WINTHROP — By spring, the town’s firefighters should be able to move their trucks, hoses, protective clothing and other gear out of a cramped space on Main Street and into a more spacious, functional station that’s being built on U.S. Route 202.

The new $1.8 million station is expected to be finished in mid-May, but construction has been continuing on schedule and could finish sooner, said Dan Brooks, chief of the Winthrop Fire Department, during a tour of the site Tuesday.

So far, a wooden shell of the four-bay station has been raised, with a tower that will be used to dry hoses and train firefighters rising prominently above its roof. On Tuesday, workers were beginning to wire the two-story building for electricity. By January, they hope to install insulation and have a propane heating system running in some of the interior spaces, Brooks said.

“When all is said and done, it’s going to be great,” Brooks said.

The town is paying for the new station with a 25-year loan and a grant of $450,000 from an anonymous donor, after the Town Council awarded the project to Blane Casey Building in March. It’s being built on 3 acres of town-owned land next to the Carleton Woolen Mills building, just east of the Hannaford supermarket.

In previous discussions, some officials and residents had questioned the urgency of the project, given that funding errors have caused the town to be strapped for cash. But two factors made the councilors’ decision easier: the construction bids came in about $300,000 lower than expected, and the anonymous donation of $450,000 was contingent on the project happening this year, according to Brooks.

The main driver for building the new station came a couple years ago, when the Fire Department hoped to replace two older trucks with a new one but realized that the floor of the existing station would require a $10,000 upgrade to hold the new one. That truck still hasn’t been purchased, and Brooks said he won’t ask for it be funded next year.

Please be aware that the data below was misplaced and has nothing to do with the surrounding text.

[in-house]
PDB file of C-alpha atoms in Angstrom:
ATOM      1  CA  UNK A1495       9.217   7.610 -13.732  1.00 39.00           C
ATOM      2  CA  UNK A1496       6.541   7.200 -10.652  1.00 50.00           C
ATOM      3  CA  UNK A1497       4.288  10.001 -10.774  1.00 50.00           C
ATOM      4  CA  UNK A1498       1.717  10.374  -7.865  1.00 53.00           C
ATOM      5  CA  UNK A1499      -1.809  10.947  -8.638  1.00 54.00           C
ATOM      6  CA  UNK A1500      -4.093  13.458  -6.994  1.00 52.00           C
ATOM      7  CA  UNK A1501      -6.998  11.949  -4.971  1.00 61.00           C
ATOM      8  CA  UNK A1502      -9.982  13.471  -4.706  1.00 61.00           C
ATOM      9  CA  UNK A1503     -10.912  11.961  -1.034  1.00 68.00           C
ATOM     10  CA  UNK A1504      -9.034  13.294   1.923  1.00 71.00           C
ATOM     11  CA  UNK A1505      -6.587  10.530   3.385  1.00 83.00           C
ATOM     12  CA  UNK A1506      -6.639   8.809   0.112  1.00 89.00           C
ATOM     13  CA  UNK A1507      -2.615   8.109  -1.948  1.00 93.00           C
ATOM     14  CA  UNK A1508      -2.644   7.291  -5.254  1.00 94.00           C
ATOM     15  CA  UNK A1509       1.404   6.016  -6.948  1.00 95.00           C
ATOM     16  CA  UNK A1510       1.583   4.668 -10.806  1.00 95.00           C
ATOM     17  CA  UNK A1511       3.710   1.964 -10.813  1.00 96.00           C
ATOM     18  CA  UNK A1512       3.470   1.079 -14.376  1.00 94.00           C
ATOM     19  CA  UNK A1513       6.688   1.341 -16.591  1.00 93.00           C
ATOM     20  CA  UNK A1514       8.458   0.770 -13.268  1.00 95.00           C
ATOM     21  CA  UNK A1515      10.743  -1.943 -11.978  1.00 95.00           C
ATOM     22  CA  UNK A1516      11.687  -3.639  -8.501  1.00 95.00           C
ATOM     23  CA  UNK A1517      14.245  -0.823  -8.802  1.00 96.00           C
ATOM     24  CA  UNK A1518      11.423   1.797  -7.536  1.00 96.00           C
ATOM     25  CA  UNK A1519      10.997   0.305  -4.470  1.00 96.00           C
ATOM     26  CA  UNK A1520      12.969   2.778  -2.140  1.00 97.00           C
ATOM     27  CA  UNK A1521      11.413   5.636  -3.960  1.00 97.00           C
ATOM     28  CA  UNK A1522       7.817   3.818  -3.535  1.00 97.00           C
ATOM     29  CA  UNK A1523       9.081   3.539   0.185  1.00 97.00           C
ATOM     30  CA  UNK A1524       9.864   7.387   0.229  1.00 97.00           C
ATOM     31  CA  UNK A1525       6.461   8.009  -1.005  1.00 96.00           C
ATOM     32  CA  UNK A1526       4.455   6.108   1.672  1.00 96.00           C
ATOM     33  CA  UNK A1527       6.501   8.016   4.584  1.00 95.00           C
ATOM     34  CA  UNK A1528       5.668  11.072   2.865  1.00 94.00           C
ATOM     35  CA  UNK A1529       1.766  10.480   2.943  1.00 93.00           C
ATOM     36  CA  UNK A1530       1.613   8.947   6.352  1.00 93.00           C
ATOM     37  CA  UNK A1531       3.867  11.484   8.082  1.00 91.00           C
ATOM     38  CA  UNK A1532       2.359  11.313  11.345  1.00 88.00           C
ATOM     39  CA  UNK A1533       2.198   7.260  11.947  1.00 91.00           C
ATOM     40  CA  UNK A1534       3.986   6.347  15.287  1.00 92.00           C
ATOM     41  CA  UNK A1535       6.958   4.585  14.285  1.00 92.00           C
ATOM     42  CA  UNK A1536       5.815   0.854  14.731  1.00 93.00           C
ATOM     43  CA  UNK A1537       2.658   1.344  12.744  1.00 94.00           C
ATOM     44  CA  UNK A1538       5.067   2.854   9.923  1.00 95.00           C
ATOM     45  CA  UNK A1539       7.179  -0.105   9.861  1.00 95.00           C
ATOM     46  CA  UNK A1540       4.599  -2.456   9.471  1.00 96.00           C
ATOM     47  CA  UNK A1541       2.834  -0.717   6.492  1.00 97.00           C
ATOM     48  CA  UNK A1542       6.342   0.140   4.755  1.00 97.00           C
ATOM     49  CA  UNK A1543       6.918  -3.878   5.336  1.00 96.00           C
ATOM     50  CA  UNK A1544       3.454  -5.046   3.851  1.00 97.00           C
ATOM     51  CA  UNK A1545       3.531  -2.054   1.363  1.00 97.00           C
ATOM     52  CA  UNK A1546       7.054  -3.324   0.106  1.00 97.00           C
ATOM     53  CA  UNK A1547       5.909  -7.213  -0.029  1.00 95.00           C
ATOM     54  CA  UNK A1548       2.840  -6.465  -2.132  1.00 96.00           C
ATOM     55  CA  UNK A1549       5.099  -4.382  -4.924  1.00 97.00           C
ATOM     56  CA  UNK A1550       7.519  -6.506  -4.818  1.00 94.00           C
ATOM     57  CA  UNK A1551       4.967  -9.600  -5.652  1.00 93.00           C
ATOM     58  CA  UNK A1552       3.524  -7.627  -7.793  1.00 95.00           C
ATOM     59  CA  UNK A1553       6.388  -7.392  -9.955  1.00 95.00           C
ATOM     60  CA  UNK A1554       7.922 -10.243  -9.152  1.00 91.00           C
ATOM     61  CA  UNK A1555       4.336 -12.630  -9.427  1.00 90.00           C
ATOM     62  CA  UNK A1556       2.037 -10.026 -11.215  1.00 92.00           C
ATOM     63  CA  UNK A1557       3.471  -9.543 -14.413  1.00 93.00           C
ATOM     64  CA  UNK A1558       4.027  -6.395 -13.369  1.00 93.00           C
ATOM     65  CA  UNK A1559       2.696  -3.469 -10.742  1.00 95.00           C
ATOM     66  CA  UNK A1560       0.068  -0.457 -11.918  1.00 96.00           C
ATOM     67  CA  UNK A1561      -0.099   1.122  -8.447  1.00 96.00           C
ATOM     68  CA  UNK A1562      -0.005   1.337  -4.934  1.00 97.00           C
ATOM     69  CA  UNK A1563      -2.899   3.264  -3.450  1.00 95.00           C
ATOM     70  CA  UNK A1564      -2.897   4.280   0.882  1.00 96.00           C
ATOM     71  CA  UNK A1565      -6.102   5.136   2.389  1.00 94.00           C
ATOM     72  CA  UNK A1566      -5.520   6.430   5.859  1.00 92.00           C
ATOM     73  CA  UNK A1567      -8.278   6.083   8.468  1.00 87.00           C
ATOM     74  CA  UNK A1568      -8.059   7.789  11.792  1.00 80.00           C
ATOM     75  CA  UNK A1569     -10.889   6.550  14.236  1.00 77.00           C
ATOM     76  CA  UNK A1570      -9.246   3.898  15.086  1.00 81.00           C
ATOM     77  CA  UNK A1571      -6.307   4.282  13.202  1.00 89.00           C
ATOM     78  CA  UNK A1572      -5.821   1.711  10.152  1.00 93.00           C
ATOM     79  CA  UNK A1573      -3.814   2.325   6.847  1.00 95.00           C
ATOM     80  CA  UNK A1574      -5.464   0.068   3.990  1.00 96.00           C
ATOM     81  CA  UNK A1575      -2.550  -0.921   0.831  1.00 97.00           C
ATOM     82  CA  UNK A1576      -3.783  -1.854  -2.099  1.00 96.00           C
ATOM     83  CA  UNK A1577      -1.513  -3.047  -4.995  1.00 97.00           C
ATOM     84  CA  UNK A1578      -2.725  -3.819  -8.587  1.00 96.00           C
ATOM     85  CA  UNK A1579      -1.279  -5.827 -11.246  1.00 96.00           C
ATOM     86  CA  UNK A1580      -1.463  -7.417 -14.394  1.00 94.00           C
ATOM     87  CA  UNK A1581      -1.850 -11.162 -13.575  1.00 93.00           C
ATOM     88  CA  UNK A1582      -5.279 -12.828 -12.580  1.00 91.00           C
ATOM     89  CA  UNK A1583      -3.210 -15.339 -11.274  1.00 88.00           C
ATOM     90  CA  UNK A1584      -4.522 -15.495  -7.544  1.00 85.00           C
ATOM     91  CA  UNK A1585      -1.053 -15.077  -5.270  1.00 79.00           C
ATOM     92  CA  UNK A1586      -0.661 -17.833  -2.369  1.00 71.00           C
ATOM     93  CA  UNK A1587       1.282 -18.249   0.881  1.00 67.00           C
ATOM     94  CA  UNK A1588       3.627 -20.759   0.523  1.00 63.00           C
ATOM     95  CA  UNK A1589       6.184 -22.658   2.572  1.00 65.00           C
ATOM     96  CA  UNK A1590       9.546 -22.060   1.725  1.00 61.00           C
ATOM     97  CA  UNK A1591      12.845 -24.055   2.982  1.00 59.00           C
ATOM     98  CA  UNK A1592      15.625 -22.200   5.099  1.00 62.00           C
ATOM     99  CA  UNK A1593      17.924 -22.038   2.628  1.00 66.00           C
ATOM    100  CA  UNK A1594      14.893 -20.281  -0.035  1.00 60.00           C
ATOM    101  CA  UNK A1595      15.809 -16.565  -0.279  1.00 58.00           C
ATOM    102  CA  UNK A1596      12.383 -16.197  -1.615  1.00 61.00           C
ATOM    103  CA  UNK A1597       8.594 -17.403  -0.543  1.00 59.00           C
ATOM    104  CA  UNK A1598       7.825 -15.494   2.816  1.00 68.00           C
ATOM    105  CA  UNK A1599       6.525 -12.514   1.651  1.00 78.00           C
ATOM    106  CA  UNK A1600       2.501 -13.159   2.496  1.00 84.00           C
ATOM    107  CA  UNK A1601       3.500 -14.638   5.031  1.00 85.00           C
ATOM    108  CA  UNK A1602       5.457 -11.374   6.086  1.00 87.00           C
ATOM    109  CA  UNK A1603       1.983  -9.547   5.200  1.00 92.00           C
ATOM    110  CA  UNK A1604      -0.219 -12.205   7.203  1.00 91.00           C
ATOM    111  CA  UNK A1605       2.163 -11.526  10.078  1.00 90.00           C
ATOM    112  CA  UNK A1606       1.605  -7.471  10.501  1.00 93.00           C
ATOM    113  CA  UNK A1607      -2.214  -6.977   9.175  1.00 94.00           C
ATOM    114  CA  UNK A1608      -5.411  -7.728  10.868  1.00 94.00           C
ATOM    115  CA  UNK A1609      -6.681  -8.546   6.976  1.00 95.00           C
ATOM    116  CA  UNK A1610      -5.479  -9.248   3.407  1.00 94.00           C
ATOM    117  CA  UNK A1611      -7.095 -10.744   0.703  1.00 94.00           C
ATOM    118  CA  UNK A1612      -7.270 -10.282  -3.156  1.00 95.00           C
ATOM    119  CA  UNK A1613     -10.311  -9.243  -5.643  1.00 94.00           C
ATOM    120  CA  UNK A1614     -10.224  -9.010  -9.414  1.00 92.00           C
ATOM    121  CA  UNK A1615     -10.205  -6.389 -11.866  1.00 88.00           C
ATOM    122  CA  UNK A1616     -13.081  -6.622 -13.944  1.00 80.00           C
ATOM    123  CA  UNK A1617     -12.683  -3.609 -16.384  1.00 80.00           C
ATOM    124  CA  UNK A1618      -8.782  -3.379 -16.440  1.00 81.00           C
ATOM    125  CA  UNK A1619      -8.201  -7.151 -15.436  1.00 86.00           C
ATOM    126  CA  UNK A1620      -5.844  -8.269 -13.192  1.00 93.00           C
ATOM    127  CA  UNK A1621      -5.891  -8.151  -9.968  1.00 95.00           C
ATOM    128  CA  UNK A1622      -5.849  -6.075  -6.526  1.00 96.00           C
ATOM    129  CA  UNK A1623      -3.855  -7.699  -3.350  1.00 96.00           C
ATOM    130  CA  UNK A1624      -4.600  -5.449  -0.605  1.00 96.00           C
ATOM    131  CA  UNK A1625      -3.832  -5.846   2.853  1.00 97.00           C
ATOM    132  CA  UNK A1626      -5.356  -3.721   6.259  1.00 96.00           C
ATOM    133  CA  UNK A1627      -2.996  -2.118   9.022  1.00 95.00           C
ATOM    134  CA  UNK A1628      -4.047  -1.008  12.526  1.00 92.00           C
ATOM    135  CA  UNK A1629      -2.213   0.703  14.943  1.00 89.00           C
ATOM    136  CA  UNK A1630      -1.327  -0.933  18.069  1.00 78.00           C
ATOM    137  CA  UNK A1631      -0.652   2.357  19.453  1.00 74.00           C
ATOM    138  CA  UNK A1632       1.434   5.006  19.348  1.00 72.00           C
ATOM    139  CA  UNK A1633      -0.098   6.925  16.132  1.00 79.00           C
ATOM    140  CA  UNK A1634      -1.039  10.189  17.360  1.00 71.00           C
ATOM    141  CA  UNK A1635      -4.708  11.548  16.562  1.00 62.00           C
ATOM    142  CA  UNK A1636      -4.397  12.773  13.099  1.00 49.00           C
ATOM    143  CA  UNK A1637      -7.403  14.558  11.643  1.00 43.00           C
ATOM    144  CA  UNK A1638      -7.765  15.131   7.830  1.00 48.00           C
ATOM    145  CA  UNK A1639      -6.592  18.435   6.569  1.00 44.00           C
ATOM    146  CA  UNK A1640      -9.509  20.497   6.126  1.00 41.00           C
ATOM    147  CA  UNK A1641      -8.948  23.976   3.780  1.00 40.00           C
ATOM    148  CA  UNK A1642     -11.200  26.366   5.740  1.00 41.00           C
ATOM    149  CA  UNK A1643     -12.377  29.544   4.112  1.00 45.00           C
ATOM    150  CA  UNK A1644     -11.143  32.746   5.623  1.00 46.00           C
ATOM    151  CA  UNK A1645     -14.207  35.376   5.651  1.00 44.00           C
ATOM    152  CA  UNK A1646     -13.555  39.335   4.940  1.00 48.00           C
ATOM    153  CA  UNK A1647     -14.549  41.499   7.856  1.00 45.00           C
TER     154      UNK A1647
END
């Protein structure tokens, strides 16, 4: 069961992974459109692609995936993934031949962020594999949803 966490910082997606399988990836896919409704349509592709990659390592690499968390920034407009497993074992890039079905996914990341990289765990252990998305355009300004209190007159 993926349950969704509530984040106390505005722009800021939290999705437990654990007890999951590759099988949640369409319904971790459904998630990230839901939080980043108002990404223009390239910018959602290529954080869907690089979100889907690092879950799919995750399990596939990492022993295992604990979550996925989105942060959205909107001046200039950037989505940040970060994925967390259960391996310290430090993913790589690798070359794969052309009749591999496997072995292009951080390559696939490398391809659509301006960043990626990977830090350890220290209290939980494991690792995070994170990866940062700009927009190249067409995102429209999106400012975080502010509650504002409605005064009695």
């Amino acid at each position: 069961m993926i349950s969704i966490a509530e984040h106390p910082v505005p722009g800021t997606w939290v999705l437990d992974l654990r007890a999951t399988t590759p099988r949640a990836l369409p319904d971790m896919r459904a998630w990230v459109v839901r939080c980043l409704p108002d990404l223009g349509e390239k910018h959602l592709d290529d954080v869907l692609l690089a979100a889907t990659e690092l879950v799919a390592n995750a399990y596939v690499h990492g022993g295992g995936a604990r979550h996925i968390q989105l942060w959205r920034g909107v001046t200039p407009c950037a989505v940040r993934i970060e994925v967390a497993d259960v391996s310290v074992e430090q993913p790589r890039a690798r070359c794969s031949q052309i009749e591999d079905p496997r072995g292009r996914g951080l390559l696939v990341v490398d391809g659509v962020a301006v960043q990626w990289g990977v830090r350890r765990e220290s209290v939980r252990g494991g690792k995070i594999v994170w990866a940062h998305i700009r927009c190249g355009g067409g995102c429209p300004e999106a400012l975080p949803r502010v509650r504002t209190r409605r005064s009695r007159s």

Firefighters must enter the current station from the front, putting themselves in the way of engines that might need to leave; and they change into their turnout gear in the same space where the trucks idle, exposing themselves and their gear to soot and diesel fumes.

Parking is limited and traffic must be blocked for trucks to exit and enter the 70-year-old station, while its location at the bottom of Main Street makes its hard for trucks to reach U.S. Route 202 quickly.

The Town Council has indicated that it eventually will sell the old station once it’s vacated, according to Town Manager Ryan Frost.

Besides being located at the top of a hill and right on U.S. Route 202, the new station, at almost 10,000 square feet, also will be larger and better-designed than the old one. It will include a special gear room and entrance for firefighters to get ready. It will also include more storage space and a second floor that allows firefighters to practice using a ladder truck.

“This is obviously a much better scenario,” Brooks said. “It’s much safer.”

The new station will include an exercise room, two dormitory spaces, a kitchen and a room that could be used as office space for the volunteer firefighters. The hope, according to Brooks, is that those offerings will make it more inviting for the volunteer firefighters to work or spend their spare time at the station, so that they’ll respond to fires more quickly.

“Anything I can do to have a guy at the station, it’s like having a free full-time firefighter,” Brooks said last year, when a design of the new station had been completed.

The station also will have a meeting space that can be used for other community functions and a small lobby where an antique truck will be displayed.

Charles Eichacker — 621-5642

[email protected]

Twitter: @ceichacker